View Full Version : Take a Stroll, catch a fish

Got Stripers
02-03-2003, 10:15 PM
Every once in a while I like to go for a stroll. Now don't think this means a walk, it's sort of between walking and trolling with the big motor. The term was actually coined by some freshwater basspro, who's name escapes me. It's trolling with the electric trolling motor, not the big motor.

I take a 1 or 1-1/8 oz Owner bullet head jig, put on my 8 inch curly tail, put the trolling motor down and on about 50% power and go for a stroll. I'm on and off the foot control to work the grub up and down in the water column, how much I'm on/off depends on the wind/tide/current and the depth I'm strolling. All the while I'm occassionally snapping my 7'6" Lami Titanium Conventional (sweet blank) with my Abu 5600C4, spooled with 30# spiderwire. At the terminal end it's an 80# Spro barrel and 24 inch 30 lb Segar Flurocarbon leader. It's like trolling and jigging combined, which with the added swimming attraction of the tail, drives mr and mrs striped bass crazy. For bass holding in 15-35 feet of water it's a killer tactic at times. It's especially effective after the surface action has stopped and you know the fish are still there, just ask Schoolie Monster:).

You can adjust the depth your jigging/strolling by the distance behind the boat, the weight of the jig, the power level on the trolling motor and how often and how long it's on between pauses. That's not to say you can't just turn it on and adjust the speed, but there's nothing like irratic behavior to provoke strikes, so I like to add the pauses to the power and the jigging action of the rod snaps or sweeps. With a sharp hook and braid, you really have to do nothing but raise the rod and reel to set the hook. For those that don't have a trolling motor, the big motor or a kicker can be used, but alas then there is that noise....unless your lucky enough to be running a 4-stroke.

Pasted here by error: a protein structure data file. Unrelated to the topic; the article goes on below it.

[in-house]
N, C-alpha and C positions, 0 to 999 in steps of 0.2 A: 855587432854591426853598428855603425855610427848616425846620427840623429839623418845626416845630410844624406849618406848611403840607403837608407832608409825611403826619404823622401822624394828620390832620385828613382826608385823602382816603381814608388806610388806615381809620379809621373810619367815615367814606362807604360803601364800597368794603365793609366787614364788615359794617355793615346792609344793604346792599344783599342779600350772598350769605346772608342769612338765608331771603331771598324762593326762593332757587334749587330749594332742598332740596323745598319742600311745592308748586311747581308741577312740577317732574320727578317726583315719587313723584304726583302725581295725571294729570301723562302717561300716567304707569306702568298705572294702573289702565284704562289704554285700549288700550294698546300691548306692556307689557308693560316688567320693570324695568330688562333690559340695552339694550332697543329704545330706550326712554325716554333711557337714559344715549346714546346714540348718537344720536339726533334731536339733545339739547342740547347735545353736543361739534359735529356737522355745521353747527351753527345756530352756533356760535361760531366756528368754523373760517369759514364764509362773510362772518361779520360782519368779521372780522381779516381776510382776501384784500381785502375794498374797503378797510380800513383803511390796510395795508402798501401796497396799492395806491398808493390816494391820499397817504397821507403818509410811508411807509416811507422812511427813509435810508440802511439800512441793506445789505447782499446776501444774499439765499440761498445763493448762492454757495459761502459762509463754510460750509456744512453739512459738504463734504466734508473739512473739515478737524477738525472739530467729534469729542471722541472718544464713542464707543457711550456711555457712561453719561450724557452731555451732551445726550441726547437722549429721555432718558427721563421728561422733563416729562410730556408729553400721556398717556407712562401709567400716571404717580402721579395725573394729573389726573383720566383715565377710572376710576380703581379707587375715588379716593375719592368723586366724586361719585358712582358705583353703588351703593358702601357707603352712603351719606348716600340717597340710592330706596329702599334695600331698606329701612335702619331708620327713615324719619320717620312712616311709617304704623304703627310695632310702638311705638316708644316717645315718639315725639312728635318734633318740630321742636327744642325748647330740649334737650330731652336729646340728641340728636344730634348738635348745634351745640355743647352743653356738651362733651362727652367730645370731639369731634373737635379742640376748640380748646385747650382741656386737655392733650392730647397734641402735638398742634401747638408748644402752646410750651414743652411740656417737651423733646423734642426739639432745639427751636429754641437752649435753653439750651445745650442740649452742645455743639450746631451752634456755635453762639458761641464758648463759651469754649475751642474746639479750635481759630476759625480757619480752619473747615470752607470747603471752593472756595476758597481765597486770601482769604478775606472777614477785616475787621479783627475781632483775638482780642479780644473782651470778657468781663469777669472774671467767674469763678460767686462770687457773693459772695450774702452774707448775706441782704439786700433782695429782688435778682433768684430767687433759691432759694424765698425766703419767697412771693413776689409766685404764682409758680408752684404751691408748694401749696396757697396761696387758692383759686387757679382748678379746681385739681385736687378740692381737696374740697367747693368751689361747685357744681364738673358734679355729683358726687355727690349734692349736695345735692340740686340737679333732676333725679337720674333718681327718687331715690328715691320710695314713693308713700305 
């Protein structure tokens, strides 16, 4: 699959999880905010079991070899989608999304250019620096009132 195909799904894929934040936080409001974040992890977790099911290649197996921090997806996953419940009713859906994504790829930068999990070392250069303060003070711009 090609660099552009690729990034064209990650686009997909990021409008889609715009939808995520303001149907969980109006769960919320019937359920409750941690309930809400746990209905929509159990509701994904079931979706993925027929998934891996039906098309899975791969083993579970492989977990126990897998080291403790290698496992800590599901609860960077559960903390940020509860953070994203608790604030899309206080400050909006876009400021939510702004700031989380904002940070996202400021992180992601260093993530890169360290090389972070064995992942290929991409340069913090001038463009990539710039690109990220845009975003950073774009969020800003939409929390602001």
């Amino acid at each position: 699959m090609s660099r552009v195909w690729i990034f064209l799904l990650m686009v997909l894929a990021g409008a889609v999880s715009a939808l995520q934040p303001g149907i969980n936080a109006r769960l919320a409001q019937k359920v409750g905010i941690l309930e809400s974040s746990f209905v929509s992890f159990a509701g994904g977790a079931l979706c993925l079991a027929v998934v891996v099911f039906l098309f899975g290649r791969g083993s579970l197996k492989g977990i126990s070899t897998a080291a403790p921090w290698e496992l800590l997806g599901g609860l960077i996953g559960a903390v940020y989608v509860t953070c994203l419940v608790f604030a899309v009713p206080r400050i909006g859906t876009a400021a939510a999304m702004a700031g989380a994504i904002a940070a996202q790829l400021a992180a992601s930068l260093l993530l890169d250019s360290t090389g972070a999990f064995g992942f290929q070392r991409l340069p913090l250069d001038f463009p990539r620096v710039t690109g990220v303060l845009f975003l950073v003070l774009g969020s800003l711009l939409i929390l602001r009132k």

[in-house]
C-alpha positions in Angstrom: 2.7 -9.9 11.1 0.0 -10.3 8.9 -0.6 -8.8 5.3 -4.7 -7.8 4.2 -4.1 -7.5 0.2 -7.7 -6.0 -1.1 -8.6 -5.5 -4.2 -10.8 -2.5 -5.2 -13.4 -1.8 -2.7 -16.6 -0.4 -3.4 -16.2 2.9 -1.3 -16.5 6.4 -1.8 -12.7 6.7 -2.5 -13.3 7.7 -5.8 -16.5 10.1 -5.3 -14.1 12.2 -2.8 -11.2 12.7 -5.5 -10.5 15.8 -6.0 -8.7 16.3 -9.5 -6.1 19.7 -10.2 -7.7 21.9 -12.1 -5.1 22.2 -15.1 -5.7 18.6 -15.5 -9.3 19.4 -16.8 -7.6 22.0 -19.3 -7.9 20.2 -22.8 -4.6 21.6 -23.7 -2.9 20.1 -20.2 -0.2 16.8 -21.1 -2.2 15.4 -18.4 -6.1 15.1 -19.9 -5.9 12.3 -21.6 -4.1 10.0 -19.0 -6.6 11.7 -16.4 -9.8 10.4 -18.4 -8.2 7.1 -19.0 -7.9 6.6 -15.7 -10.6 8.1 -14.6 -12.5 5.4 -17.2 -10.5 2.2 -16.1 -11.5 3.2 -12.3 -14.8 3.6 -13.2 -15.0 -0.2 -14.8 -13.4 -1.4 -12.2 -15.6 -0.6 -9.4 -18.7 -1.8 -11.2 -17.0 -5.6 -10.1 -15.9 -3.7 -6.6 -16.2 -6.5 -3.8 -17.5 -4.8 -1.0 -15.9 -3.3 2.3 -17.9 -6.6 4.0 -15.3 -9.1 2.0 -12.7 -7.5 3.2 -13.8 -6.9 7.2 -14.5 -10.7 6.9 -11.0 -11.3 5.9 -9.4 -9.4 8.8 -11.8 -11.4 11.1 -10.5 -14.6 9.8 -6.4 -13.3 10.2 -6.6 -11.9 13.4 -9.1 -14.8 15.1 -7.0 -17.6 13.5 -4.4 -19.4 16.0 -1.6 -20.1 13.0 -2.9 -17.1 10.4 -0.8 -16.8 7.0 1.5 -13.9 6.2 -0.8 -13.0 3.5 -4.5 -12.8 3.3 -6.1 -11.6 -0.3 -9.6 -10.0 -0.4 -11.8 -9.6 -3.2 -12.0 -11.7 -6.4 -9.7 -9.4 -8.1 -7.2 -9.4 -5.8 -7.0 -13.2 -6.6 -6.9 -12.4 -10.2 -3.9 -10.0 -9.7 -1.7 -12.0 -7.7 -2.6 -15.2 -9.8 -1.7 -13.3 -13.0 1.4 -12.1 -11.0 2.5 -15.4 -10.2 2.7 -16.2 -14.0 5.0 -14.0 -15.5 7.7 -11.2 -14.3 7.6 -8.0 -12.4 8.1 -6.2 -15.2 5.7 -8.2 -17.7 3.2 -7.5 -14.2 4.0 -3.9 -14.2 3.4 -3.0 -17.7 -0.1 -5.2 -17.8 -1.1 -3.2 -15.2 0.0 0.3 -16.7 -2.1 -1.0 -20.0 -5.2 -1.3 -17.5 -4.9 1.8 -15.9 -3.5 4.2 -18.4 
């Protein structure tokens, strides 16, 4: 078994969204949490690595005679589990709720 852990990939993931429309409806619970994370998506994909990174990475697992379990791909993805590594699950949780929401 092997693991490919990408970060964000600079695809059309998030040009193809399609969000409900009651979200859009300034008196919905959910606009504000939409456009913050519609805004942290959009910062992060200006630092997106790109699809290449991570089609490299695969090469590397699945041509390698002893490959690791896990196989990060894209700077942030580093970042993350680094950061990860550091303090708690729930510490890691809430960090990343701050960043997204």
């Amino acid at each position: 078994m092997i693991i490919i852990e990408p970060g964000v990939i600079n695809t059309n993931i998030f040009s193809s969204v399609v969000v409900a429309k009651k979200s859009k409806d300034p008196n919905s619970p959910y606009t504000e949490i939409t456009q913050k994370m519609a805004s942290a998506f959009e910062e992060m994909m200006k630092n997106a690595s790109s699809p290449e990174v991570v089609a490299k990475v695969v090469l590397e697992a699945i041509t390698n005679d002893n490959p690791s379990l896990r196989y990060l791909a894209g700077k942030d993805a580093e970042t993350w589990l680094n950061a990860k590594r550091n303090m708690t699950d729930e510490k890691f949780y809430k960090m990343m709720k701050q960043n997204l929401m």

Well that's my first reel contribution to the how to forum and on a new favorite method I toyed with a good amount last year, involving some strolling. Take a stroll, catch a fish, have some fun, tight lines.

02-04-2003, 09:28 AM

What type of boat are you doing this from, and what size "strolling" motor are you using. Is the motor on the bow or stern??

Got Stripers
02-04-2003, 11:59 AM
I'm in a 19 foot Lund 1890 ProV, which is significantly heavier than say a 19 foot fisherman. I'm running a 36V 102 lb thrust Riptide, however the power and type are relative, as long as what you have moves your boat along nicely you could use a similar approach. You could also accomplish it by placing your big motor in and out of gear, however you don't have the same stealthy approach.

02-04-2003, 01:11 PM
How do you think that would work on my 20' Grady White? Mounted on the stern?

schoolie monster
02-04-2003, 01:25 PM
Yes, I have seen technique employed by one, Mr. G. Stripers.

Its like trolling with greater boat control. You can really work an area effectively and the large grub usually picks up decent sized fish.

Two things that really help:

1. a bow mount sonar unit
2. a 24- or 36- volt electric trolling motor

Got Stripers
02-04-2003, 04:22 PM
Ask anyone that's been in my boat, that trolling motor is very powerful and the 36V system doesn't run down; even after a long day at the office:). Sure it will push your 20 footer, but can you effective operate it and fish from the stern, those are the questions. Interesting you ask about putting a bow mount trolling motor on the stern of your 20 footer, but it's likely the only way you will get that thrust. Almost all the most powerful motors are limited to bow mount application, but then again it's been awhile since I looked at what is available.

If the shaft length works yes it will work, but I'd definately recommend a 36V system for any prolonged salt water use. There are motors that can be mounted on your lower unit and the usual transom mount motors, however I'm not sure they have the balls you would need. Might go to either the motor guide or minn kota web pages to see what is available, maybe even give their customer service people a call.

The quiet power that catches fish:).